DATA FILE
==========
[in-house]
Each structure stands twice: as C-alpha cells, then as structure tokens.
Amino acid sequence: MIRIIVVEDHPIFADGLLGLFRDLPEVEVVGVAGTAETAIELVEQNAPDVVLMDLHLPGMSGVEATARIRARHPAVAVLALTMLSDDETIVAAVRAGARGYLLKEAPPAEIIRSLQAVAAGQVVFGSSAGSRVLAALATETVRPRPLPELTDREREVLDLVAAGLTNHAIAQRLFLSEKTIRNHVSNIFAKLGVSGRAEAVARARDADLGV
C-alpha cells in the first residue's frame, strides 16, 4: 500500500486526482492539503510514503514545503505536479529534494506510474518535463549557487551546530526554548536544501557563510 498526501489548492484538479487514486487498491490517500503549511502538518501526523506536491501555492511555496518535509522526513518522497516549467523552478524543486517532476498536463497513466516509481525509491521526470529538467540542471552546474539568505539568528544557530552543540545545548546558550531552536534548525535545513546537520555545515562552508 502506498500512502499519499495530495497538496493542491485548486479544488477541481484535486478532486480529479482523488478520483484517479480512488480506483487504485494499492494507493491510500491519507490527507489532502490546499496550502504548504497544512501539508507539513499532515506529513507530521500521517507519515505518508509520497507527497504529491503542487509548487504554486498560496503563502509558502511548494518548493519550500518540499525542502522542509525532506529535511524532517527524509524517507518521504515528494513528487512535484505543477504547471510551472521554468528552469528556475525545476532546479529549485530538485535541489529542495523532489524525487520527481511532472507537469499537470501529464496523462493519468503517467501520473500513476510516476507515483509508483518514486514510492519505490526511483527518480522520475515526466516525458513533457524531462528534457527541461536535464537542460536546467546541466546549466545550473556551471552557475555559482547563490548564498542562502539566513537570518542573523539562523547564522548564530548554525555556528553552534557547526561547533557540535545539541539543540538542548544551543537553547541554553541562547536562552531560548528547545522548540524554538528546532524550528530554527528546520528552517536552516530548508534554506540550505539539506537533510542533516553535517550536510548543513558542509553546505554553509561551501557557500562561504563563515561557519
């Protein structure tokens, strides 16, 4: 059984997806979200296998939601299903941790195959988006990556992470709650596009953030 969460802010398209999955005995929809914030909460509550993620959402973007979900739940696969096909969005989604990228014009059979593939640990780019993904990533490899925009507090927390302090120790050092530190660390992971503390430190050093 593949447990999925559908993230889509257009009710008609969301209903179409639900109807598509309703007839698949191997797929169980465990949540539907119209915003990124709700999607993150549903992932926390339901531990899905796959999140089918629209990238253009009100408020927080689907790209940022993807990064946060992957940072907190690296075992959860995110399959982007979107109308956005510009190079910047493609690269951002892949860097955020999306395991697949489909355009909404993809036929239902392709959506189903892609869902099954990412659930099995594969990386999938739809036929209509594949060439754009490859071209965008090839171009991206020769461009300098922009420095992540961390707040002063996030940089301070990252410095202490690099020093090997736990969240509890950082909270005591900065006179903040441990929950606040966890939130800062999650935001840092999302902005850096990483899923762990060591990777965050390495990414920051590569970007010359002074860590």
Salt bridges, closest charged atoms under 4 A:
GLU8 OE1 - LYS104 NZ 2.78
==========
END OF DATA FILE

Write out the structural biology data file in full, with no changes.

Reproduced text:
[in-house]
Each structure stands twice: as C-alpha cells, then as structure tokens.
Amino acid sequence: MIRIIVVEDHPIFADGLLGLFRDLPEVEVVGVAGTAETAIELVEQNAPDVVLMDLHLPGMSGVEATARIRARHPAVAVLALTMLSDDETIVAAVRAGARGYLLKEAPPAEIIRSLQAVAAGQVVFGSSAGSRVLAALATETVRPRPLPELTDREREVLDLVAAGLTNHAIAQRLFLSEKTIRNHVSNIFAKLGVSGRAEAVARARDADLGV
C-alpha cells in the first residue's frame, strides 16, 4: 500500500486526482492539503510514503514545503505536479529534494506510474518535463549557487551546530526554548536544501557563510 498526501489548492484538479487514486487498491490517500503549511502538518501526523506536491501555492511555496518535509522526513518522497516549467523552478524543486517532476498536463497513466516509481525509491521526470529538467540542471552546474539568505539568528544557530552543540545545548546558550531552536534548525535545513546537520555545515562552508 502506498500512502499519499495530495497538496493542491485548486479544488477541481484535486478532486480529479482523488478520483484517479480512488480506483487504485494499492494507493491510500491519507490527507489532502490546499496550502504548504497544512501539508507539513499532515506529513507530521500521517507519515505518508509520497507527497504529491503542487509548487504554486498560496503563502509558502511548494518548493519550500518540499525542502522542509525532506529535511524532517527524509524517507518521504515528494513528487512535484505543477504547471510551472521554468528552469528556475525545476532546479529549485530538485535541489529542495523532489524525487520527481511532472507537469499537470501529464496523462493519468503517467501520473500513476510516476507515483509508483518514486514510492519505490526511483527518480522520475515526466516525458513533457524531462528534457527541461536535464537542460536546467546541466546549466545550473556551471552557475555559482547563490548564498542562502539566513537570518542573523539562523547564522548564530548554525555556528553552534557547526561547533557540535545539541539543540538542548544551543537553547541554553541562547536562552531560548528547545522548540524554538528546532524550528530554527528546520528552517536552516530548508534554506540550505539539506537533510542533516553535517550536510548543513558542509553546505554553509561551501557557500562561504563563515561557519
């Protein structure tokens, strides 16, 4: 059984997806979200296998939601299903941790195959988006990556992470709650596009953030 969460802010398209999955005995929809914030909460509550993620959402973007979900739940696969096909969005989604990228014009059979593939640990780019993904990533490899925009507090927390302090120790050092530190660390992971503390430190050093 593949447990999925559908993230889509257009009710008609969301209903179409639900109807598509309703007839698949191997797929169980465990949540539907119209915003990124709700999607993150549903992932926390339901531990899905796959999140089918629209990238253009009100408020927080689907790209940022993807990064946060992957940072907190690296075992959860995110399959982007979107109308956005510009190079910047493609690269951002892949860097955020999306395991697949489909355009909404993809036929239902392709959506189903892609869902099954990412659930099995594969990386999938739809036929209509594949060439754009490859071209965008090839171009991206020769461009300098922009420095992540961390707040002063996030940089301070990252410095202490690099020093090997736990969240509890950082909270005591900065006179903040441990929950606040966890939130800062999650935001840092999302902005850096990483899923762990060591990777965050390495990414920051590569970007010359002074860590």
Salt bridges, closest charged atoms under 4 A:
GLU8 OE1 - LYS104 NZ 2.78